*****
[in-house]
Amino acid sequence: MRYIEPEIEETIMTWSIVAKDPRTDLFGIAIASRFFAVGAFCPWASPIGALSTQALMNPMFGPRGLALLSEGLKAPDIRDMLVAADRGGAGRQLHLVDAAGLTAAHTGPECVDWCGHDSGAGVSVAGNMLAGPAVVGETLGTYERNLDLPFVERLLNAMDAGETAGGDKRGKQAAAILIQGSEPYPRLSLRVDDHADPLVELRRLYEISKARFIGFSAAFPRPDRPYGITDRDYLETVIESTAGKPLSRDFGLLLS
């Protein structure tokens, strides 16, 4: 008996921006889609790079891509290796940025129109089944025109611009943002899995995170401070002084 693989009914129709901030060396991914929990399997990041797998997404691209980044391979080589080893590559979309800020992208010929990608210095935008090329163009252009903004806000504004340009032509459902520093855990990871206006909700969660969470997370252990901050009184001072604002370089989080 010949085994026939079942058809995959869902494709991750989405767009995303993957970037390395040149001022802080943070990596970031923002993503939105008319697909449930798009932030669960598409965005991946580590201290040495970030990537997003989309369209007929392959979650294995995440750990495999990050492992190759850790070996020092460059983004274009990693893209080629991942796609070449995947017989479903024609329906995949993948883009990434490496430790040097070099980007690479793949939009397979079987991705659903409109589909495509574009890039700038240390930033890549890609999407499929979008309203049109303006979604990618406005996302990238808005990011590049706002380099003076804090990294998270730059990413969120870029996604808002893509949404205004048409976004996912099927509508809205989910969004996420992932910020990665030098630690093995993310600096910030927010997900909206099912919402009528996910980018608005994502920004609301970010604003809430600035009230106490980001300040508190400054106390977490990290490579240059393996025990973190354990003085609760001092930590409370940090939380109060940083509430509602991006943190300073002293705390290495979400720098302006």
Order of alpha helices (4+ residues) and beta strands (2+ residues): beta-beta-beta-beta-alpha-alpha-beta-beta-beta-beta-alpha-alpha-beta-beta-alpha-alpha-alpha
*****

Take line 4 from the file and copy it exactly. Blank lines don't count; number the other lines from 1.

Order of alpha helices (4+ residues) and beta strands (2+ residues): beta-beta-beta-beta-alpha-alpha-beta-beta-beta-beta-alpha-alpha-beta-beta-alpha-alpha-alpha